4 must-have skills for future generations

Students building things

By 2030, automation, globalisation and flexibility will have changed the working world as we know it. Thanks to technology, workers of the future will complete less manual tasks and spend more time focused on building relationships, solving strategic problems and thinking creatively.

It’s now estimated that future Australian workers will change employers at least 17 times, across five different career areas, in their lifetime.

The Foundation for Young Australians has analysed 20 billion working hours completed by 12 million Australians each year between 2000-2015 to give us an insight into how best to prepare young people for a multi-career future.

At Charles Sturt University, we’re across it. Through our industry-aligned academics, we’ve been able to tap into emerging workplace trends to invigorate our courses so we produce future-ready graduates.

To help you prepare your students, we’ve put together our top four must-have skills for future generations.


We don’t need to tell careers advisers that science, technology, engineering, mathematics and medicine (STEMM) disciplines are the way of the future. Schools have recognised the growth in this area and we’re seeing it come through in innovative classrooms around the country. The good news is that by encouraging STEMM, you’re paving the way for students to make a successful transition to a range of degrees.

STEMM is important for students because future jobs will require problem-solving skills, innovative and creative thinking, and digital skills. Future generations need to learn how to think critically and flexibly in order to adapt to this changing world.

Currently, STEMM skills are in high demand, yet in short supply. Rapid changes in technology mean that a STEMM-driven job market is now upon us and Australia is unable to meet the demand. There’s never been a better time to encourage your students to explore the STEMM disciplines. You’ll be futureproofing their careers.

If you can pique your students’ interest in STEMM during high school, their future career prospects will be on track. Half the battle with school students is dispelling the myth that STEMM subjects are just for boys. Statistics from Science in Australia Gender Equity (SAGE) show that women and girls are underrepresented in STEMM high school subjects, degrees and jobs, with many organisations pushing hard for gender equity and diversity in this area.

2. Hands-on experience that complements theoretical learning

It’s a question constantly asked by graduates who haven’t found work yet: “How am I supposed to gain experience if I keep getting turned down for not having any?”

In today’s society, it’s an expectation that university graduates will enter the workforce armed not just with knowledge, but also hands-on experience.

At Charles Sturt, that’s what we’re known for. We give more than just the theoretical foundations for careers. Our students start their career from day one, learning in state-of-the-art labs or health clinics; in simulated nursing wards, courtrooms or classrooms; out in the field in vineyards, farms or equine centres; or with industry placements in city or regional areas.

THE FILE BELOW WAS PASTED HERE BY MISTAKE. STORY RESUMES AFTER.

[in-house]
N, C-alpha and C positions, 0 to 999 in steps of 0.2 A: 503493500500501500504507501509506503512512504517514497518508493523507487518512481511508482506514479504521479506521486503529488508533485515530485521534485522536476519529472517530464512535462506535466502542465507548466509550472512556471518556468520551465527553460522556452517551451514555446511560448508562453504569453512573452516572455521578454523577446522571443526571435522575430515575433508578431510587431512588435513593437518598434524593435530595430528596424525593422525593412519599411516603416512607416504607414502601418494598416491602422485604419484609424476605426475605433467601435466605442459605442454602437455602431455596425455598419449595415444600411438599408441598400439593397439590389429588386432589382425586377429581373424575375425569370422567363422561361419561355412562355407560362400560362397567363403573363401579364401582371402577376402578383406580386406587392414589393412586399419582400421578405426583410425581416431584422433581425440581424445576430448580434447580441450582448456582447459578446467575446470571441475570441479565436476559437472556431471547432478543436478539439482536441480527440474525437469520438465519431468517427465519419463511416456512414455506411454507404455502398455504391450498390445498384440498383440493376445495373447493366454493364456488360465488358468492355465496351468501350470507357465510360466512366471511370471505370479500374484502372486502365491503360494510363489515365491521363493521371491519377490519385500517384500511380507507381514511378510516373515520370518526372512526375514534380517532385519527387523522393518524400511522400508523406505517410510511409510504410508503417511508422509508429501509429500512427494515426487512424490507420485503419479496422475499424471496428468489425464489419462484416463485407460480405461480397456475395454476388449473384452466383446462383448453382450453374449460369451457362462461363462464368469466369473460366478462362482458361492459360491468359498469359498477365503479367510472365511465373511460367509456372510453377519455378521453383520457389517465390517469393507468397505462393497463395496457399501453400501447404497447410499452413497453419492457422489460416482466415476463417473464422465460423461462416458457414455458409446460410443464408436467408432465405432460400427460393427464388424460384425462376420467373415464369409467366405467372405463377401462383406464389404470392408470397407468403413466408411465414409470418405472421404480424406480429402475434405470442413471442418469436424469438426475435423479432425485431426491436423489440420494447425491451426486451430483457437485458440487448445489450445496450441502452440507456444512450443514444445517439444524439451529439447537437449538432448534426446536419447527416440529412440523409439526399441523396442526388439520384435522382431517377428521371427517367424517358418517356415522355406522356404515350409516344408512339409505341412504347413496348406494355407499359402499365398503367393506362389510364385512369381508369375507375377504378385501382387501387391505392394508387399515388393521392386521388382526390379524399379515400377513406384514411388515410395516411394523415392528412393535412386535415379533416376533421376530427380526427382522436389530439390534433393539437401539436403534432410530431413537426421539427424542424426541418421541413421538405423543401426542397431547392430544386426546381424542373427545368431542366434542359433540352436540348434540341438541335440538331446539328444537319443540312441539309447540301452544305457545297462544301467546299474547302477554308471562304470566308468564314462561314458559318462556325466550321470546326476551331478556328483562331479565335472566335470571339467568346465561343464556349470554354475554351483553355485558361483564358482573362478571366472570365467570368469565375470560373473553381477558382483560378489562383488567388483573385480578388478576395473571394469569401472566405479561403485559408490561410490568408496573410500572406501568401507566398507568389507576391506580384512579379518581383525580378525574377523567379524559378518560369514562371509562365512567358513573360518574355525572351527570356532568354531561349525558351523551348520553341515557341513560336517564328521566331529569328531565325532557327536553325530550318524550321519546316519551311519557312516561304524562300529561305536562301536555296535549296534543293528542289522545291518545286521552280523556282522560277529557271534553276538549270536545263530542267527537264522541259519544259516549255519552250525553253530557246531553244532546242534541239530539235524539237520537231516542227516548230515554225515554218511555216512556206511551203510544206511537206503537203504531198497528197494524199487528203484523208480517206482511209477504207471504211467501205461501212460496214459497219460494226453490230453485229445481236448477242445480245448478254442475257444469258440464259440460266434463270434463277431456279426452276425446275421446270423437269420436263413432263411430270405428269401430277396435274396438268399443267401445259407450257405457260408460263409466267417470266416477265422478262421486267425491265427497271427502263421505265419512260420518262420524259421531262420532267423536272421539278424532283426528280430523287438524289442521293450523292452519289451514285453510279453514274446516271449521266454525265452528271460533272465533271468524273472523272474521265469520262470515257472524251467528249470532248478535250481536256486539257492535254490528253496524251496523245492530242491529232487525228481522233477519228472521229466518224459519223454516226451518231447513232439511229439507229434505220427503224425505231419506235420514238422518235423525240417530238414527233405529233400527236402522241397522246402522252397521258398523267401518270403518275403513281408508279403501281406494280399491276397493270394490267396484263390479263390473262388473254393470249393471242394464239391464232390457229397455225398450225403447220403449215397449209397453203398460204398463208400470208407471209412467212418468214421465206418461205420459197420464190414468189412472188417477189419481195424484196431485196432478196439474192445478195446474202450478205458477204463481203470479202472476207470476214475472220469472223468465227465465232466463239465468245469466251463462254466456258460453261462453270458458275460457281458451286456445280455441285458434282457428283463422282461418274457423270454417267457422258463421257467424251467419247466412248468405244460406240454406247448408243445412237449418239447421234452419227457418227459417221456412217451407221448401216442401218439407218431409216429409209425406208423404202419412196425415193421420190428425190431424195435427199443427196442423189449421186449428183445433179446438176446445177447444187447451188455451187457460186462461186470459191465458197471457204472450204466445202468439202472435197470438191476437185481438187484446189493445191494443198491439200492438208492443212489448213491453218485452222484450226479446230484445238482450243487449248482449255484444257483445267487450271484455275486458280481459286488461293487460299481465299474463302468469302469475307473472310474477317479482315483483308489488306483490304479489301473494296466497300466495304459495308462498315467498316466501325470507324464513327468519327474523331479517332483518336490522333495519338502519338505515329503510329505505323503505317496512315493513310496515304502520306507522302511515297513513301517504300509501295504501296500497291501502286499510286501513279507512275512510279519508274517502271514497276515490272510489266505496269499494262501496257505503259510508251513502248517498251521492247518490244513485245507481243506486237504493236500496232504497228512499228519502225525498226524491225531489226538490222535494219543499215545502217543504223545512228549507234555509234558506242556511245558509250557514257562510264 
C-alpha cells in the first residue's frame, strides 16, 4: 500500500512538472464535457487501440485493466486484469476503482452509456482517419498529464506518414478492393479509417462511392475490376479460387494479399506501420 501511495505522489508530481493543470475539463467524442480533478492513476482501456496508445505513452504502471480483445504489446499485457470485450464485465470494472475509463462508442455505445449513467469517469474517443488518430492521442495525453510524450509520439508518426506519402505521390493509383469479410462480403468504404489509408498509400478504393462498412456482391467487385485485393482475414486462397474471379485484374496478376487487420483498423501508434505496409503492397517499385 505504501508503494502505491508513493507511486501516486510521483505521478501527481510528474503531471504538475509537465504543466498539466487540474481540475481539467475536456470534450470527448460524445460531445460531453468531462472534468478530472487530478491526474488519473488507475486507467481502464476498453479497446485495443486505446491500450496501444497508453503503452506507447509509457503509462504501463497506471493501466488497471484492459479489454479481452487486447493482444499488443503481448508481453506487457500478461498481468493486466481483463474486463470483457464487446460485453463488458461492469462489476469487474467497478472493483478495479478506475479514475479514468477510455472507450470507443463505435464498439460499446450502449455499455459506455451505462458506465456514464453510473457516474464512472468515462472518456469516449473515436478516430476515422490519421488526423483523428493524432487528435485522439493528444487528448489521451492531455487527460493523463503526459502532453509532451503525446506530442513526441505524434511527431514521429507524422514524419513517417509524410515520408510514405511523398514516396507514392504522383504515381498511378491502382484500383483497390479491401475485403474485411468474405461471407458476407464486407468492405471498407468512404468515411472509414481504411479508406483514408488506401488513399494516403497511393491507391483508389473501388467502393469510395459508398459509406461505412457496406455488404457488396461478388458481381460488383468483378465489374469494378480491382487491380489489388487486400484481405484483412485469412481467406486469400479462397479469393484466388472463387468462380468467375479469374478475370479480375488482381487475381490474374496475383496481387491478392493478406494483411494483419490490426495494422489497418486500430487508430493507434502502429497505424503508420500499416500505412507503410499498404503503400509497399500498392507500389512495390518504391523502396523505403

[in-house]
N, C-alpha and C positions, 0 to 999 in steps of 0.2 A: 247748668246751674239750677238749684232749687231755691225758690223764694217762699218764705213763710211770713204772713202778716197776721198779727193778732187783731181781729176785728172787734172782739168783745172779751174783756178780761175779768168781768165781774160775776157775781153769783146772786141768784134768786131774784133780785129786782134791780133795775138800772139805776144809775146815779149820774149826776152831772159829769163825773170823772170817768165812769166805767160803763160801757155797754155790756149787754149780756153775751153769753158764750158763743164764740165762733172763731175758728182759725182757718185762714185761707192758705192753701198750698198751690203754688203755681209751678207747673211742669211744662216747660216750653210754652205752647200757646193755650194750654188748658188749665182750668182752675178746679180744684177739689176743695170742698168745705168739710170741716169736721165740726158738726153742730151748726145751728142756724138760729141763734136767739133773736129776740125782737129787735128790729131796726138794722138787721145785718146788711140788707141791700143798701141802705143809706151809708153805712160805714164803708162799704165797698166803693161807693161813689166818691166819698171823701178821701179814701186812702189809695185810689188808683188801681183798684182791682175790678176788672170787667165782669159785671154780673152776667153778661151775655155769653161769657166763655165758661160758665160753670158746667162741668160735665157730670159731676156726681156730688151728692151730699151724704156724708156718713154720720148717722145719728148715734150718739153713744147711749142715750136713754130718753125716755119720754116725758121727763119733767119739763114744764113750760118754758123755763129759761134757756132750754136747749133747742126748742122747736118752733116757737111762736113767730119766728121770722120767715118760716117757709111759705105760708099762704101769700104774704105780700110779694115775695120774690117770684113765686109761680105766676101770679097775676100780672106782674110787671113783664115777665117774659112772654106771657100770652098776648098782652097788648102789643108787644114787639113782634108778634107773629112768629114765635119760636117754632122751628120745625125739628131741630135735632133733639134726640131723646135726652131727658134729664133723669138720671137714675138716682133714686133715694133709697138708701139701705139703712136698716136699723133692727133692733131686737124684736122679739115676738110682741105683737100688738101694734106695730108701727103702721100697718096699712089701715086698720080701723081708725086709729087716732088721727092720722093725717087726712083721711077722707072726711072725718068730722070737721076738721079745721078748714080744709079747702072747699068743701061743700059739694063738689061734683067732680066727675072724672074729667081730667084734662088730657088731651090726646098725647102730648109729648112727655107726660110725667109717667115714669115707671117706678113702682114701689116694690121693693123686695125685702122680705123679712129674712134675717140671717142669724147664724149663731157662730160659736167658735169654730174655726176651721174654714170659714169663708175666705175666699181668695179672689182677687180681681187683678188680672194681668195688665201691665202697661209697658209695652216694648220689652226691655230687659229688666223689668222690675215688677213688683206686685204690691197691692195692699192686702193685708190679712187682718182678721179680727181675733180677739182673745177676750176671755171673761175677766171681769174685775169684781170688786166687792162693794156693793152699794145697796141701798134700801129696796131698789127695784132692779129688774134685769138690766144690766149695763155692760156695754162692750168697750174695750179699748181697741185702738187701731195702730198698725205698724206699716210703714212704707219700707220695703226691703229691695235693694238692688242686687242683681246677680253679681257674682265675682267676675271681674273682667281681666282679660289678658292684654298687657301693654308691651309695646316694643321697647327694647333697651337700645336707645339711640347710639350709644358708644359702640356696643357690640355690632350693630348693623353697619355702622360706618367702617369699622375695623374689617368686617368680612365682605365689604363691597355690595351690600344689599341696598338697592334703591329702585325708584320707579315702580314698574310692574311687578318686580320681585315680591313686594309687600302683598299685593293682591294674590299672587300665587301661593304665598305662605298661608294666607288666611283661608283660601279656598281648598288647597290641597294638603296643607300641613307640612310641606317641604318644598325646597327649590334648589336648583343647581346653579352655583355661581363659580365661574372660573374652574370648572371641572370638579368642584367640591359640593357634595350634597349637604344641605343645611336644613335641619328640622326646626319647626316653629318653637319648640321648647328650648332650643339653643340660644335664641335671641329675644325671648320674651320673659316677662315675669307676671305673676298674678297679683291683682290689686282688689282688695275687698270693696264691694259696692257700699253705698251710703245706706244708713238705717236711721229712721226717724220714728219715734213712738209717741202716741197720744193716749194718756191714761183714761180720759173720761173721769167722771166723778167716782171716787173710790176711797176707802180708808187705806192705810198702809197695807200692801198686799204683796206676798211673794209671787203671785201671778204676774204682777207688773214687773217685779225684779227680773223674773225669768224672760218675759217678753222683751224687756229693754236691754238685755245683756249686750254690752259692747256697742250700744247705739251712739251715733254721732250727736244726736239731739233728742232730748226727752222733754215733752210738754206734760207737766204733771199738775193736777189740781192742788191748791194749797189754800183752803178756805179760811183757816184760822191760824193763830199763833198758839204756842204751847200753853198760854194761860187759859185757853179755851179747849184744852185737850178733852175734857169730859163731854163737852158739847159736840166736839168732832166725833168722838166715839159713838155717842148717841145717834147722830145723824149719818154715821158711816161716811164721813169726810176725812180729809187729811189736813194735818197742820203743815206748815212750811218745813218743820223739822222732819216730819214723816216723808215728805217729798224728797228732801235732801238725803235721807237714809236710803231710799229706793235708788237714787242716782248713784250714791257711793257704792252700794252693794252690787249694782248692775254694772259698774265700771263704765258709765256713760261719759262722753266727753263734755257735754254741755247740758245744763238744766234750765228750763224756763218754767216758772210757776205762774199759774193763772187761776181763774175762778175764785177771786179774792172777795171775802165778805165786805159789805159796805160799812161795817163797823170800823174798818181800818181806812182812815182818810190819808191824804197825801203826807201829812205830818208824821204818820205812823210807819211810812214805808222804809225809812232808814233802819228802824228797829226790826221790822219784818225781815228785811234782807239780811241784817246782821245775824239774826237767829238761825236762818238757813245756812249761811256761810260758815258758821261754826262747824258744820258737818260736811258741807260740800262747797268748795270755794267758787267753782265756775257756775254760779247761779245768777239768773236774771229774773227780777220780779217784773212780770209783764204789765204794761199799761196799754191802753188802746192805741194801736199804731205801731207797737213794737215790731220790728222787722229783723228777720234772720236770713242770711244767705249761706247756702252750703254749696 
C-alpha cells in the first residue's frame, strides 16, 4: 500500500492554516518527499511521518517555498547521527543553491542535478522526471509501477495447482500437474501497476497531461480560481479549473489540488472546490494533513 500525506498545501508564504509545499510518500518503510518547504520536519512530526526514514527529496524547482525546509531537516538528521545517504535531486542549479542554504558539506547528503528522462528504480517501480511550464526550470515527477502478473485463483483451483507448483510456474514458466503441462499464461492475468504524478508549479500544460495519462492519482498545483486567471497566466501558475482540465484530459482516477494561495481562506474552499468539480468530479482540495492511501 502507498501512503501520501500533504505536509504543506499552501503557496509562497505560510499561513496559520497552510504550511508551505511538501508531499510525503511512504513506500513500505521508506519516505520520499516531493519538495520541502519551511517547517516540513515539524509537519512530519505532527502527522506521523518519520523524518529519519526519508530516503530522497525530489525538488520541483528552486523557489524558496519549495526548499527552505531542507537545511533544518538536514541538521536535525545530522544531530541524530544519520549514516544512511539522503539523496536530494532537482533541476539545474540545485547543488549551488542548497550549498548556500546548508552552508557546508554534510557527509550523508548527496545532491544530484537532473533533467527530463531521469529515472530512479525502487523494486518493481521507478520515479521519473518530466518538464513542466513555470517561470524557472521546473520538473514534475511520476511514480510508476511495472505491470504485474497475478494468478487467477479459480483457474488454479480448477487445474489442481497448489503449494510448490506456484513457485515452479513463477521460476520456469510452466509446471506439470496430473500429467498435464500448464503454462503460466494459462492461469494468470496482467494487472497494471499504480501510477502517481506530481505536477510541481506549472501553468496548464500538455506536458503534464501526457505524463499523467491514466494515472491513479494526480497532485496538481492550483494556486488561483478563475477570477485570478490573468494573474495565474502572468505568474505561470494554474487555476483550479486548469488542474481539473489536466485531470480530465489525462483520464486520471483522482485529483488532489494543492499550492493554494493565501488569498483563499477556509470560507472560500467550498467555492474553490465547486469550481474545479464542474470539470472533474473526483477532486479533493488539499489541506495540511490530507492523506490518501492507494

And that’s one of the reasons why we have the highest graduate employment rate in the country – because our grads enter the workforce confident, highly skilled and job-ready.

3. Becoming a lifetime learner

To succeed in the future workforce, young Australians will need to become lifelong learners.

In the future, employees will be encouraged to dip their toes into different skill areas and have a baseline understanding of a variety of concepts and technologies – even if they’re not using them directly in their day-to-day working environment.

Commitment to lifelong learning does not necessarily mean undertaking a bachelor’s degree every time a person changes career paths. There are other options available.

Charles Sturt offers a flexible study option for those wanting to commit to lifelong learning and explore different subjects and skills, without committing to a full degree. Single subject study allows students to pick up individual subjects of interest and complete a bite-size portion of a degree. It’s quite smart actually; the students get to expand their knowledge base and will be credited for the subject if they decide to study the full degree.

4. Creativity

It’s important for young Australians to start honing their creativity from an early age.

One of the biggest predictions about the future of work is that the global economy will be mostly made up of creative output. Industries that have a ‘human touch’ like advertising, arts, design, music and publishing will be left mostly untouched by automation and artificial intelligence (AI). Imaginative solutions will drive technology advancement to deliver humanised and personalised solutions in these areas – and because creativity can’t be replicated by robots (yet), employees with this niche skill will be highly sought after.

At Charles Sturt, we encourage our students to think outside the box and dream up innovative solutions to any problem they face. Whether it’s wrestling with a complex agricultural solution or competing in a nationally recognised marketing communications competition, our courses encourage students to use their imagination and hone their creative skills.

Interested in learning more about the future of work? Check out our Future of Work blog series.